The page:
13 Apr Fundamentals and black swans
The market has been knocked around this week, by both fundamental factors driving pricing and the black swan event in the form of President Trump. Although volatile, the market can provide pricing opportunities for Australian producers.
This week has seen a huge degree of uncertainty across all markets. The talk has moved away from the fundamentals, and onto the spectre of a volatile trade war between the worlds two largest economies. The futures market took a dive immediately after the announcement of tariffs by China, in response to comments by Trump. Overnight however, the market recovered, taking us to two-week highs (figure 1).
At a local level, cash APW1 prices have traded in a narrow range since the fall of the market in mid-march (figure 2). This week however, prices have shown some upside, with between A$2 & A$6 rises across the country.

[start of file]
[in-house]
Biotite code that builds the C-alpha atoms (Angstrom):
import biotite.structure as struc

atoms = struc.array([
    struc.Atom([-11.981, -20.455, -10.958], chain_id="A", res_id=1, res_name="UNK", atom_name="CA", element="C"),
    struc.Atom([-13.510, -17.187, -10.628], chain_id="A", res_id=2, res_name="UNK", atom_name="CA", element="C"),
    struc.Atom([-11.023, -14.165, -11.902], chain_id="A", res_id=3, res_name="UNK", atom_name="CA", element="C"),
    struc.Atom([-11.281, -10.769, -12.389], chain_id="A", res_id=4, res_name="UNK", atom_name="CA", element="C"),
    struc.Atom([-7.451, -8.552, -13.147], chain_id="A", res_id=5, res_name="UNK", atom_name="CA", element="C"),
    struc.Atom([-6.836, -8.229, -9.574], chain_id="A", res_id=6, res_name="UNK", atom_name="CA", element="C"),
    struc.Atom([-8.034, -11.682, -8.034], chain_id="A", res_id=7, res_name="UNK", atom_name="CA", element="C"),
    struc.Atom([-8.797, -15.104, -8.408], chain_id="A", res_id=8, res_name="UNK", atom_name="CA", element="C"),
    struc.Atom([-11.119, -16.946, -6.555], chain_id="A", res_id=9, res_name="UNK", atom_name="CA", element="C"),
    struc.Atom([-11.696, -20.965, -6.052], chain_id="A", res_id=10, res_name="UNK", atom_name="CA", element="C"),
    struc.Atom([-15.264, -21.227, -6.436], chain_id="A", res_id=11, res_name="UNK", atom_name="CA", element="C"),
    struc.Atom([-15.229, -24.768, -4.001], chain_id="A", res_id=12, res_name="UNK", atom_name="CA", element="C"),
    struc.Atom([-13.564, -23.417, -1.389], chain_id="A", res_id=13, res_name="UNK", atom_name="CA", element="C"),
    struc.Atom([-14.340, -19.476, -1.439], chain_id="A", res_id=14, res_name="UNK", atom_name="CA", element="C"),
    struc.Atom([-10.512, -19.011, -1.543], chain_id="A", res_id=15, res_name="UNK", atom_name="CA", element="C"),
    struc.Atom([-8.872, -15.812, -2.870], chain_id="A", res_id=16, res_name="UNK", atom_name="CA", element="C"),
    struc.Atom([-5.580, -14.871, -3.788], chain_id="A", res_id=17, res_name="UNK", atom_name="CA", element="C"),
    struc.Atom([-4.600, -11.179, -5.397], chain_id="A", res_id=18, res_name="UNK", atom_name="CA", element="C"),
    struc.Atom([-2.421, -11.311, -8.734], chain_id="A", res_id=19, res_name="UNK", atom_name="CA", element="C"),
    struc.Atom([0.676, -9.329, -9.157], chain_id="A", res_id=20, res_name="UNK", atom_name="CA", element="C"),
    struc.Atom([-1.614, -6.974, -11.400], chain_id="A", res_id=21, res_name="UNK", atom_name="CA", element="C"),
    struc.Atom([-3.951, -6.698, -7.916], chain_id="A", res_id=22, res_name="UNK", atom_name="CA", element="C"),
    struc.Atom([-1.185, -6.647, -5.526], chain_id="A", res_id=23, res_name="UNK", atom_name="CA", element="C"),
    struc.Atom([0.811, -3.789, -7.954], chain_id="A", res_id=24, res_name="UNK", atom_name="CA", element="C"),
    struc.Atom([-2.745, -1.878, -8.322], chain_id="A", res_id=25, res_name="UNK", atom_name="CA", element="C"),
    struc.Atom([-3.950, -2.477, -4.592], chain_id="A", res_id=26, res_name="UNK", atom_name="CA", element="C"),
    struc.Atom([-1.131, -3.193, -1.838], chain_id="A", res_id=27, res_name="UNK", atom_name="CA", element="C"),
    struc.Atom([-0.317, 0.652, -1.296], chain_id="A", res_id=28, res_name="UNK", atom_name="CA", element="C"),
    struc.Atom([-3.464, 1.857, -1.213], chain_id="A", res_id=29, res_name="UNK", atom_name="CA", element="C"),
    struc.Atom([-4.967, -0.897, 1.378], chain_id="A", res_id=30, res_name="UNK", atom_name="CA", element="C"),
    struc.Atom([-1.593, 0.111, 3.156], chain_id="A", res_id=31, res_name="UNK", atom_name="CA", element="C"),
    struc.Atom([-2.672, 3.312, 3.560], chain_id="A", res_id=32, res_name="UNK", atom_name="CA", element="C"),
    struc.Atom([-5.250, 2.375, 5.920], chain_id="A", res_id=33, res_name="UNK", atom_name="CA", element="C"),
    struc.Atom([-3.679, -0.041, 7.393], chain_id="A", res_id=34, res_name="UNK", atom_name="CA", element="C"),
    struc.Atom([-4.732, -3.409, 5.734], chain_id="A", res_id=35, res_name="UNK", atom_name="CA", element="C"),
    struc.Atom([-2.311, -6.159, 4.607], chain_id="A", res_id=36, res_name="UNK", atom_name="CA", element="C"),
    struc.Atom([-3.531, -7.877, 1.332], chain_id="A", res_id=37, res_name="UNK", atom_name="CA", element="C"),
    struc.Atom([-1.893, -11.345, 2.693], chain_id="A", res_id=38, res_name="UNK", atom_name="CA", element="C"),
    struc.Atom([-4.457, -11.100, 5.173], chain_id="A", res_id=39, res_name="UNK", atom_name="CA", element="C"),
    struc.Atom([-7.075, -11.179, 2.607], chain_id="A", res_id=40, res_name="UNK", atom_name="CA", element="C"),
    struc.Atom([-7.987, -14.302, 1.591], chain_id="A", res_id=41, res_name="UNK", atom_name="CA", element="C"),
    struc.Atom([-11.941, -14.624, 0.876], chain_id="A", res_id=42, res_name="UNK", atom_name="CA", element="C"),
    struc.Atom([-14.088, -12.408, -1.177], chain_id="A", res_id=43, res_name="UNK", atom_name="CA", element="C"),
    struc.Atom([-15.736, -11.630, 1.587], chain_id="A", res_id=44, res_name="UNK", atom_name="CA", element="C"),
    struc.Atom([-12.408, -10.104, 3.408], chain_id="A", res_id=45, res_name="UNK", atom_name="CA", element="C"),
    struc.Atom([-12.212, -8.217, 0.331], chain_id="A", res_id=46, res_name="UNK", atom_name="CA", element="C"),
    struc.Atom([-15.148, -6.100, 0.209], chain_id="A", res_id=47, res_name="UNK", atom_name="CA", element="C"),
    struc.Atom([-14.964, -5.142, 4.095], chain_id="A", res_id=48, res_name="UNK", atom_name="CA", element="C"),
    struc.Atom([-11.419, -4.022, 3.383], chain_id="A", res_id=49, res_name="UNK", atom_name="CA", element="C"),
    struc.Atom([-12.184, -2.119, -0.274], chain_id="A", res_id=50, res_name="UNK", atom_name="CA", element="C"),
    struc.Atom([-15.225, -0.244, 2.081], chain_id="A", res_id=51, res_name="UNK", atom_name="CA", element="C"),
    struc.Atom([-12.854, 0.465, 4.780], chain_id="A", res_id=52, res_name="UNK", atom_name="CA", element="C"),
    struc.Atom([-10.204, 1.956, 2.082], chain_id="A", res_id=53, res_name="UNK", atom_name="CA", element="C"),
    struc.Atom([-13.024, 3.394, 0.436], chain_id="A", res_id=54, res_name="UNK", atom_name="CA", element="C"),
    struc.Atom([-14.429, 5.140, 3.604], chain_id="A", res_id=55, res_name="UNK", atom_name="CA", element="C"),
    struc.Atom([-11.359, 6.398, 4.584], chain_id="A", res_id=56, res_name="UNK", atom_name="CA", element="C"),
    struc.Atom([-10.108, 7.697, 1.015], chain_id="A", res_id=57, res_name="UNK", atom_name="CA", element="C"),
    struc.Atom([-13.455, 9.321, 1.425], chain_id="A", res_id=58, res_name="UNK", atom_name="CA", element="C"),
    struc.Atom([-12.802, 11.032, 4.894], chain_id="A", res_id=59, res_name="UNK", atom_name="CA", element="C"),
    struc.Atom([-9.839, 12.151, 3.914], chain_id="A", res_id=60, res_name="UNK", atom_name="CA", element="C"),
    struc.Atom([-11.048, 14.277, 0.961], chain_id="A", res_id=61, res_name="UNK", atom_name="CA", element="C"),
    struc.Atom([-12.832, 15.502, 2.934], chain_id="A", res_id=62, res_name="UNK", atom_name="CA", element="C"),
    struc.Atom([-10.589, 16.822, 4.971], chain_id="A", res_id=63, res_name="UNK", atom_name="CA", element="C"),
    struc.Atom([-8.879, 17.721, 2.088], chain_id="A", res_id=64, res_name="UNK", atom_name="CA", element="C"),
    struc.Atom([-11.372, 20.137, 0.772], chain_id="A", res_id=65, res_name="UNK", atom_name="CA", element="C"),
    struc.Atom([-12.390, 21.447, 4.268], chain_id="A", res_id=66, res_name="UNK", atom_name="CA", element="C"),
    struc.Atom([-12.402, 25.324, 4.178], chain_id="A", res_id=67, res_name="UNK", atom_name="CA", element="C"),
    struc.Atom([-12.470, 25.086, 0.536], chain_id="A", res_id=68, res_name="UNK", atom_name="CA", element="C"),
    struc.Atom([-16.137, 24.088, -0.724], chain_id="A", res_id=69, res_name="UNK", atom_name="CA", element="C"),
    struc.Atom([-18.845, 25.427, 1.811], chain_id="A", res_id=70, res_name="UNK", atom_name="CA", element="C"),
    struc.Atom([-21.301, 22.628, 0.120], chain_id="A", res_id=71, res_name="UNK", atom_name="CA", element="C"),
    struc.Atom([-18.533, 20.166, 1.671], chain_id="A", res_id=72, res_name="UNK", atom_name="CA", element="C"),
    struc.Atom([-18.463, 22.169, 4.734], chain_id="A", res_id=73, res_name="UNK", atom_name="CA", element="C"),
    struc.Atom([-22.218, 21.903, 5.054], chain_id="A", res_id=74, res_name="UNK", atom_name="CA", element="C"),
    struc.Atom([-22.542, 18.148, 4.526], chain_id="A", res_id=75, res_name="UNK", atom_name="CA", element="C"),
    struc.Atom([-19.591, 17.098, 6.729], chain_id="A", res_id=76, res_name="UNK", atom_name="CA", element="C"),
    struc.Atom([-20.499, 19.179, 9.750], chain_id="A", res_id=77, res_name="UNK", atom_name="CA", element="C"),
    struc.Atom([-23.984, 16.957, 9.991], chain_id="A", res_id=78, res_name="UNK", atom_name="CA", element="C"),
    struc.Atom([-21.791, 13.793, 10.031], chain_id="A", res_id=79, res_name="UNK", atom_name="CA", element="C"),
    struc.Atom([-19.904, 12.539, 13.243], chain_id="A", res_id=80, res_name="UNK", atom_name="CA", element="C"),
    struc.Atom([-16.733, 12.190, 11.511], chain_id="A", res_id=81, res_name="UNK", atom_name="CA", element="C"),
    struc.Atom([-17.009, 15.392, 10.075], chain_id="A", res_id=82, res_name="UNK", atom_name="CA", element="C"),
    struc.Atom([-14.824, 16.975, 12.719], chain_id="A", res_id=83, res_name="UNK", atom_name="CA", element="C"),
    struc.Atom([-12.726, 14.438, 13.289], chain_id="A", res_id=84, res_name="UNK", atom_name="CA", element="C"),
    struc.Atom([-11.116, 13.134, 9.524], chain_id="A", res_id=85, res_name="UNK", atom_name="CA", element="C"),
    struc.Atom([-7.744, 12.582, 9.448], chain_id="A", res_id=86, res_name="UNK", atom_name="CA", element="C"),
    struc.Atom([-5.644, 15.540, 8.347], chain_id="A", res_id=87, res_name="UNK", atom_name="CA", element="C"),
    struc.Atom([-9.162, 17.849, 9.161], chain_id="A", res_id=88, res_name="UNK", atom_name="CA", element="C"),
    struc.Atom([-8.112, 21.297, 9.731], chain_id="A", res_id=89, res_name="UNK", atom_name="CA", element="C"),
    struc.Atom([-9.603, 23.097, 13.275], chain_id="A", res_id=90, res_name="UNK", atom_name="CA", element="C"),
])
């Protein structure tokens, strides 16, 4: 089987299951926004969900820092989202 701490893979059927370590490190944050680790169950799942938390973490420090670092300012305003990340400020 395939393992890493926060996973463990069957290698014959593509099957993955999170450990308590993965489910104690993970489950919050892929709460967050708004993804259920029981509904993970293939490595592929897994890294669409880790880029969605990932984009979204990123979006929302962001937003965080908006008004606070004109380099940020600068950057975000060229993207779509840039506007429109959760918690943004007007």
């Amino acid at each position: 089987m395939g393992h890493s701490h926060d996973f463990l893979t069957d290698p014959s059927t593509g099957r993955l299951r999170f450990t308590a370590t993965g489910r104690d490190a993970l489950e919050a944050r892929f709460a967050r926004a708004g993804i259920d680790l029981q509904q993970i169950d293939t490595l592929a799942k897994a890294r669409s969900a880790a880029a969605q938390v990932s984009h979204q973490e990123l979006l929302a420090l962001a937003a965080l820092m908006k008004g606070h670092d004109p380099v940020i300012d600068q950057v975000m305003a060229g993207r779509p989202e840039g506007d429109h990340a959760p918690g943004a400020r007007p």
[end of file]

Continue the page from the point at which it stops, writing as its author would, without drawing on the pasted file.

Although the tariff wars provide some interesting news, the fundamentals continue to be a strong driver of markets. Many areas of the US continue to experience drought conditions (see map), leading to reduced expectations for the winter crop. At present, only 32% of all winter wheat acreage in the US is considered to be good-excellent. This is an extremely low figure, and places it at the lowest level since 2002. In order to recover decent rainfall will be required in the next fortnight, without rain further downgrades are expected.
In the coming weeks we may experience some upside in pricing as markets take into account drought conditions in the US.
What does it mean/next week?:
The market is going to continue to be extremely volatile. At present, Trump has already pointed towards a further $100bn in additional trade tariffs, which will likely be met by retaliation by China. The story is far from over, and is likely to continue to be a cause for concern, although potentially offer opportunities for Australia.
All eyes need to be on the weather, with poor forecasts throughout many areas of Australia’s grain growing regions.